Tag Archives: euthanasia

The hardest goodbyes

This week, I had to say goodbye to my rescue dog, Magee. I cared for him just shy of two years. They were challenging but rewarding years. He had been abandoned by his former owners at a boarding facility so his past was unknown, but he had health issues that were difficult to identify. We made great strides in securing a diagnosis (leishmaniasis) and just beginning treatment for this rare (in the U.S.) parasitic condition when out of the blue, cancer struck. A very aggressive tumor began growing on his eyelid, and in just weeks, was bulging across half his lower eye, bleeding and causing him great discomfort. It was confirmed to be melanoma. Removing the eye was an option, but melanoma, especially as aggressive as this was, typically comes back soon.

Putting a dog like Magee through major surgery and the required aftercare would not have been a good quality of life for him, as he had an anxiety behavior in which he would attack himself when he became stressed out. After his last vet visit, he experienced one of the worst episodes I’ve seen since I adopted him. This behavior continued over the ensuing days. (He had been on various medications to address his anxiety but none had worked well.) To put him through so much stress to buy a short amount of time before the cancer likely came raging back … it was an extremely difficult choice but I opted not to let his suffering continue.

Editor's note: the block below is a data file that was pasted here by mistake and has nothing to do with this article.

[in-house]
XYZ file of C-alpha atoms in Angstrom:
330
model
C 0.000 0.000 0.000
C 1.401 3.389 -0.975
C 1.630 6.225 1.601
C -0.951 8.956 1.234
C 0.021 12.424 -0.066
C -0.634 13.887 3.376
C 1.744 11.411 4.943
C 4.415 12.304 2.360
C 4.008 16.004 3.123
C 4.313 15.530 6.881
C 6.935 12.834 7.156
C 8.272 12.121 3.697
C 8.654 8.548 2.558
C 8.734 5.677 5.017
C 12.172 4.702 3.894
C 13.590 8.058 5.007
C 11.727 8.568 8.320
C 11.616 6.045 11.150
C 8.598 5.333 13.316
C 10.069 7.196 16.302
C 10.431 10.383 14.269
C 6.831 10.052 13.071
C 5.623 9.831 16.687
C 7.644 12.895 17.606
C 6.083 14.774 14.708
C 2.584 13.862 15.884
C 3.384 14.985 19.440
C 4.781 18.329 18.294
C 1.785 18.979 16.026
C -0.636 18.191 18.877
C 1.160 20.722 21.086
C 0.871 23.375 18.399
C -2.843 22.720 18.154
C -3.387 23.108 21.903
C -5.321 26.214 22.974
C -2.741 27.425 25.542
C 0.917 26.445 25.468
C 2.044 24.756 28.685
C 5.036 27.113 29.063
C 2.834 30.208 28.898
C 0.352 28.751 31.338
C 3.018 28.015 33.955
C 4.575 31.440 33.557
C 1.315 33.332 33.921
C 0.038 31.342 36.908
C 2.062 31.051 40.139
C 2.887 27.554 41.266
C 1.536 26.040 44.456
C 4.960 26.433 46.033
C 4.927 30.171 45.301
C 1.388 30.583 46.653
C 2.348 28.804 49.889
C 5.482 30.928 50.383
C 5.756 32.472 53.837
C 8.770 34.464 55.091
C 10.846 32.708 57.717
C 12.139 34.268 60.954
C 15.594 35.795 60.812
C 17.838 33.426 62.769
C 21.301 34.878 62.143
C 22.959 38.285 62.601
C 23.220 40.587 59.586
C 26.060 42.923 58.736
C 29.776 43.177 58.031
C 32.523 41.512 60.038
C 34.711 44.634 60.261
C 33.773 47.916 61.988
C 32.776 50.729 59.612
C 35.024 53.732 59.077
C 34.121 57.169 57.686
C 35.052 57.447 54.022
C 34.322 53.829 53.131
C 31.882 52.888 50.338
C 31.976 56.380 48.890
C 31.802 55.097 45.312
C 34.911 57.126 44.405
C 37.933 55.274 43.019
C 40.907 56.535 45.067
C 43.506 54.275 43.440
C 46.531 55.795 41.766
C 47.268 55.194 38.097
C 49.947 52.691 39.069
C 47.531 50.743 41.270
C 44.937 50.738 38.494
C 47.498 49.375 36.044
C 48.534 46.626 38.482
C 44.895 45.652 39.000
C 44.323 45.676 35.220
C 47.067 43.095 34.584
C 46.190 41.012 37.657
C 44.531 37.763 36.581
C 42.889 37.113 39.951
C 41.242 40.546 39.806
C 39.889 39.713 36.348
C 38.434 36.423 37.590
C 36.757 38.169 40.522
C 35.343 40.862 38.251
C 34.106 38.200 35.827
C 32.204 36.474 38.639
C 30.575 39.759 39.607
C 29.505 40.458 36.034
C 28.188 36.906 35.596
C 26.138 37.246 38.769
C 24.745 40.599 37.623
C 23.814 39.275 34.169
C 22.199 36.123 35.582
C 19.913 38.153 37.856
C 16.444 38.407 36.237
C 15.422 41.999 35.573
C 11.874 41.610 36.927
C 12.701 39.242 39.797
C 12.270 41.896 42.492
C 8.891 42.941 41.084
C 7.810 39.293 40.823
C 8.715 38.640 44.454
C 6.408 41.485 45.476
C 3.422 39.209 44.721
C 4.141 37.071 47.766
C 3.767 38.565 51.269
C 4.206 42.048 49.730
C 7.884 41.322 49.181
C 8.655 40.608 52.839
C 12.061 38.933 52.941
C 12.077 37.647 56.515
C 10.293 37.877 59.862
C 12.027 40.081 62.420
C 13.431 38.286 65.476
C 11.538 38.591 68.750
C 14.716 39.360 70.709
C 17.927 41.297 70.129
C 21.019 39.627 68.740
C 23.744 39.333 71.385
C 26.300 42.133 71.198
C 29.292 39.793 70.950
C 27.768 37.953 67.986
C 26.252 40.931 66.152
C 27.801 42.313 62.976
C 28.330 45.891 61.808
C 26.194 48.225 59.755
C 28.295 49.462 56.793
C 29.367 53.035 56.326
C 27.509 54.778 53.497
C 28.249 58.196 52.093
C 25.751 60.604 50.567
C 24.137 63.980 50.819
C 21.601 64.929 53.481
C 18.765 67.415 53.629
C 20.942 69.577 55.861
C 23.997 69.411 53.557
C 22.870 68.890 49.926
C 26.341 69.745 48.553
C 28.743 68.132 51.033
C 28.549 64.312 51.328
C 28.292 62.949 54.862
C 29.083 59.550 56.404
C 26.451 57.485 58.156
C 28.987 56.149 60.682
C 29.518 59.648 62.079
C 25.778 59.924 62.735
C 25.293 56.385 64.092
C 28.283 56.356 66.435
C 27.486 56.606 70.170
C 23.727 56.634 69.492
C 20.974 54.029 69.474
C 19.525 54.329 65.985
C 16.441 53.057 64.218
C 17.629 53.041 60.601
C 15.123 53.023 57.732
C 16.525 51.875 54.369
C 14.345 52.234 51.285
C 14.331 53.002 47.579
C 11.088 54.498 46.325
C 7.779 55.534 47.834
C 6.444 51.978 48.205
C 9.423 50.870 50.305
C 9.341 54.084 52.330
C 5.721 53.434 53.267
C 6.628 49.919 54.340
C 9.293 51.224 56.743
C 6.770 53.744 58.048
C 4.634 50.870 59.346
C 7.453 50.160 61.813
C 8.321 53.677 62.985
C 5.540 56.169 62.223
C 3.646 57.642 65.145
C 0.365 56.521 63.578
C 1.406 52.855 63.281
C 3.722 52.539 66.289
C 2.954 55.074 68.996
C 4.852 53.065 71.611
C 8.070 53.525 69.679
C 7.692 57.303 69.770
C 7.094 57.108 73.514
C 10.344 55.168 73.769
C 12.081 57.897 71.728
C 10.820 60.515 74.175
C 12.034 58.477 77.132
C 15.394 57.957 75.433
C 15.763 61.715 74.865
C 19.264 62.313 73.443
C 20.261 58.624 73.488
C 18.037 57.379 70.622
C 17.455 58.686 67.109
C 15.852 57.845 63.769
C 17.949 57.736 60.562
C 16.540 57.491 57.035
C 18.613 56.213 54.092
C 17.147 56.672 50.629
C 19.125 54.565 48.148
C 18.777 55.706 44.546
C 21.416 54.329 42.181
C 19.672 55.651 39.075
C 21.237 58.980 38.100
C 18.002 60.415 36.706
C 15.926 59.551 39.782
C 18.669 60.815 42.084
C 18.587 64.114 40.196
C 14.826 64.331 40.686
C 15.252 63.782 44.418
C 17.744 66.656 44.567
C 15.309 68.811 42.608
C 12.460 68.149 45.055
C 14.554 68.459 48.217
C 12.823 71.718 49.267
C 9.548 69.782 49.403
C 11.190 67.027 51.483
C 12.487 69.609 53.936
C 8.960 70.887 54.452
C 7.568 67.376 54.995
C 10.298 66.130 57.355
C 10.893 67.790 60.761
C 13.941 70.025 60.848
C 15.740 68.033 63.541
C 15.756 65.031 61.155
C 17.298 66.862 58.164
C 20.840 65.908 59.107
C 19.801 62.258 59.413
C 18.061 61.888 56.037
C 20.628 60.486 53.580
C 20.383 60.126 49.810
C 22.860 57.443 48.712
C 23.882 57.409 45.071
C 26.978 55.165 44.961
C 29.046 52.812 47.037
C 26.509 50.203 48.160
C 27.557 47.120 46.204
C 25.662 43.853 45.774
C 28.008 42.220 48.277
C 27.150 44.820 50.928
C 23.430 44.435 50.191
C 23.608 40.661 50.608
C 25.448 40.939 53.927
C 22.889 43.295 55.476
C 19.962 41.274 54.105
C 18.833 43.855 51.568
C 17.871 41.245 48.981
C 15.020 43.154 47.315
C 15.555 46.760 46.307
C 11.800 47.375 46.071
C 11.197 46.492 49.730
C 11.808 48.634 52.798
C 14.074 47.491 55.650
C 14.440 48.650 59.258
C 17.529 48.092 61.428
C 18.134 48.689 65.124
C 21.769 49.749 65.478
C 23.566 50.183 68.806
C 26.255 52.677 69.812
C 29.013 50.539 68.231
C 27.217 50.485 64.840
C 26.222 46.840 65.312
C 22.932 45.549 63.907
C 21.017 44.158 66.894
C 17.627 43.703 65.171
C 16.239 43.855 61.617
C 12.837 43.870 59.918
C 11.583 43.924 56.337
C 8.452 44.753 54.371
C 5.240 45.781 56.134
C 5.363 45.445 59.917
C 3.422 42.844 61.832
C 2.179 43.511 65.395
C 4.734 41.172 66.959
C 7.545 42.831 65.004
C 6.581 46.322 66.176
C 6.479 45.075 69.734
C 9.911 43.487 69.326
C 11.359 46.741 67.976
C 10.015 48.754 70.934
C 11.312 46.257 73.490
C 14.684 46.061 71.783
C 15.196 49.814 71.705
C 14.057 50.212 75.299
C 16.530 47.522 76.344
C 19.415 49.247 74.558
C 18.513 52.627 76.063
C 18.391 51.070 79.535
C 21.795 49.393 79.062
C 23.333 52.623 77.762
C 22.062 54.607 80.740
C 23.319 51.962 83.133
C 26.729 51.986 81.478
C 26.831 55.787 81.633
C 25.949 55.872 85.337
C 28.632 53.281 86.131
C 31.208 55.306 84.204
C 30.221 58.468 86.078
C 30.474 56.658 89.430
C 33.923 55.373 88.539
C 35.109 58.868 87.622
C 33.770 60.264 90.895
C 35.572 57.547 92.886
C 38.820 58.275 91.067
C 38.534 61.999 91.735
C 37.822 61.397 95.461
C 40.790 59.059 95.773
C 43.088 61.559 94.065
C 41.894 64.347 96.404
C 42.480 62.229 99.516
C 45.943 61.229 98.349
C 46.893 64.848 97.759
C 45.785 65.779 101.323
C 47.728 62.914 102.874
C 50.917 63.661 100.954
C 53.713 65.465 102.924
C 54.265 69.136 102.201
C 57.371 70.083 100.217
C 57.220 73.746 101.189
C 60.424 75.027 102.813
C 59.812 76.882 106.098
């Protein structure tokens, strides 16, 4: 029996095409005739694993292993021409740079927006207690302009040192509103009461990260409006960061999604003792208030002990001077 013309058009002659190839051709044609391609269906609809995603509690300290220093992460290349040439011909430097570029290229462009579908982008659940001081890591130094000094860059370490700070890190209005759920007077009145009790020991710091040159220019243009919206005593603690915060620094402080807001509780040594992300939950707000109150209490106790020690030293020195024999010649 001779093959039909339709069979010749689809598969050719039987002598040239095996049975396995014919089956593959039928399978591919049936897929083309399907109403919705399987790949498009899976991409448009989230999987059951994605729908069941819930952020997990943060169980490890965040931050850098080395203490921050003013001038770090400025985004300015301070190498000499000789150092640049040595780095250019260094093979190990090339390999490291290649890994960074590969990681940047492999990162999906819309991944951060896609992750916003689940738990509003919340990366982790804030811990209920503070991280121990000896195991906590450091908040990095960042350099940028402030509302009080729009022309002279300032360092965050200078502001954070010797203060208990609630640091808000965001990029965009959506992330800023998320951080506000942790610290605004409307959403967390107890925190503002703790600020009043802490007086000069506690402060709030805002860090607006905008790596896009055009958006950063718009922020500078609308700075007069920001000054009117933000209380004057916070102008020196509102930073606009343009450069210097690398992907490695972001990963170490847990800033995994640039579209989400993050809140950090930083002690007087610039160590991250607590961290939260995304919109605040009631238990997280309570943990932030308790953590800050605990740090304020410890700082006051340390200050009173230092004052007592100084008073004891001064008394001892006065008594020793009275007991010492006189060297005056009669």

I thought about my father, and how his dementia made him a poor candidate for recovery from surgery. He couldn’t understand that he needed to eat even if he wasn’t hungry to regain his strength and that he needed to follow the instructions of the physical therapist to get safely out of bed and walk. Instead he wasted away and became bedridden. My mother had a slow, grueling recovery from her cancer surgery, only to have it come back about a year and a half later. As caregivers know, rarely does a major procedure go off without a hitch. In my mother’s case the complications (blood clots) were life-threatening and required multiple medical interventions.